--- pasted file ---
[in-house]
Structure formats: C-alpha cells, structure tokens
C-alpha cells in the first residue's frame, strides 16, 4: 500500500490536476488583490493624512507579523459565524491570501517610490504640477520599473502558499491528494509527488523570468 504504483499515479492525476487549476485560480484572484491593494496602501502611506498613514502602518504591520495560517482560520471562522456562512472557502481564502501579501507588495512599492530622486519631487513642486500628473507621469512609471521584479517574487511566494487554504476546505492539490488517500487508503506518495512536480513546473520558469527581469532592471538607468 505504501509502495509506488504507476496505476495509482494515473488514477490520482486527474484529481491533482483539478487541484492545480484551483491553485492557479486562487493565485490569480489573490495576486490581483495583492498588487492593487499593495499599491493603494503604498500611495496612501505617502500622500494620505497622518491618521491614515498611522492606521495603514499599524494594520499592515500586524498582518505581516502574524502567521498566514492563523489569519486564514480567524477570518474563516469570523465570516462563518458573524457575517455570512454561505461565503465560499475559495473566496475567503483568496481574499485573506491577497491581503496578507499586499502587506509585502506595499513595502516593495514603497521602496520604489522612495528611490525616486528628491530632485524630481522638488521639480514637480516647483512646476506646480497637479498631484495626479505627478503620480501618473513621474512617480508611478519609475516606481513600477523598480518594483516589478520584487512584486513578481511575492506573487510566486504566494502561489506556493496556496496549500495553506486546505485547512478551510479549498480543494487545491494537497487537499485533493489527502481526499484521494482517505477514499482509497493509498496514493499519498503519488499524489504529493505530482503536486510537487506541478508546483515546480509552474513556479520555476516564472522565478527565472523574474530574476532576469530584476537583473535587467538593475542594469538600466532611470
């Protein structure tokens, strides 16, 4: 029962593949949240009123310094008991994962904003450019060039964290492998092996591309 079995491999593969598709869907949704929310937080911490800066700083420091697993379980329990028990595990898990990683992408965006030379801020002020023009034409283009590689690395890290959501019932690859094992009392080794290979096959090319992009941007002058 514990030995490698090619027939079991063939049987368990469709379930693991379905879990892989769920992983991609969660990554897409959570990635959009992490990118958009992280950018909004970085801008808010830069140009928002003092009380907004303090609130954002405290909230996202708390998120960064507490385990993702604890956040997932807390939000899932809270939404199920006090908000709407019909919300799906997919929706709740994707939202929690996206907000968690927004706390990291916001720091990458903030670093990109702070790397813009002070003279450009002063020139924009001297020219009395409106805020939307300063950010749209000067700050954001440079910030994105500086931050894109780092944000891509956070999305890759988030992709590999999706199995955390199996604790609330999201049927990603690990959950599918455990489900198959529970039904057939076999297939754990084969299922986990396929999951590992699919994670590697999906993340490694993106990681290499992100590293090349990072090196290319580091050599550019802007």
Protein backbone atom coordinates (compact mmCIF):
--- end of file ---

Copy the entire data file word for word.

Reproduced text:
[in-house]
Structure formats: C-alpha cells, structure tokens
C-alpha cells in the first residue's frame, strides 16, 4: 500500500490536476488583490493624512507579523459565524491570501517610490504640477520599473502558499491528494509527488523570468 504504483499515479492525476487549476485560480484572484491593494496602501502611506498613514502602518504591520495560517482560520471562522456562512472557502481564502501579501507588495512599492530622486519631487513642486500628473507621469512609471521584479517574487511566494487554504476546505492539490488517500487508503506518495512536480513546473520558469527581469532592471538607468 505504501509502495509506488504507476496505476495509482494515473488514477490520482486527474484529481491533482483539478487541484492545480484551483491553485492557479486562487493565485490569480489573490495576486490581483495583492498588487492593487499593495499599491493603494503604498500611495496612501505617502500622500494620505497622518491618521491614515498611522492606521495603514499599524494594520499592515500586524498582518505581516502574524502567521498566514492563523489569519486564514480567524477570518474563516469570523465570516462563518458573524457575517455570512454561505461565503465560499475559495473566496475567503483568496481574499485573506491577497491581503496578507499586499502587506509585502506595499513595502516593495514603497521602496520604489522612495528611490525616486528628491530632485524630481522638488521639480514637480516647483512646476506646480497637479498631484495626479505627478503620480501618473513621474512617480508611478519609475516606481513600477523598480518594483516589478520584487512584486513578481511575492506573487510566486504566494502561489506556493496556496496549500495553506486546505485547512478551510479549498480543494487545491494537497487537499485533493489527502481526499484521494482517505477514499482509497493509498496514493499519498503519488499524489504529493505530482503536486510537487506541478508546483515546480509552474513556479520555476516564472522565478527565472523574474530574476532576469530584476537583473535587467538593475542594469538600466532611470
């Protein structure tokens, strides 16, 4: 029962593949949240009123310094008991994962904003450019060039964290492998092996591309 079995491999593969598709869907949704929310937080911490800066700083420091697993379980329990028990595990898990990683992408965006030379801020002020023009034409283009590689690395890290959501019932690859094992009392080794290979096959090319992009941007002058 514990030995490698090619027939079991063939049987368990469709379930693991379905879990892989769920992983991609969660990554897409959570990635959009992490990118958009992280950018909004970085801008808010830069140009928002003092009380907004303090609130954002405290909230996202708390998120960064507490385990993702604890956040997932807390939000899932809270939404199920006090908000709407019909919300799906997919929706709740994707939202929690996206907000968690927004706390990291916001720091990458903030670093990109702070790397813009002070003279450009002063020139924009001297020219009395409106805020939307300063950010749209000067700050954001440079910030994105500086931050894109780092944000891509956070999305890759988030992709590999999706199995955390199996604790609330999201049927990603690990959950599918455990489900198959529970039904057939076999297939754990084969299922986990396929999951590992699919994670590697999906993340490694993106990681290499992100590293090349990072090196290319580091050599550019802007």
Protein backbone atom coordinates (compact mmCIF):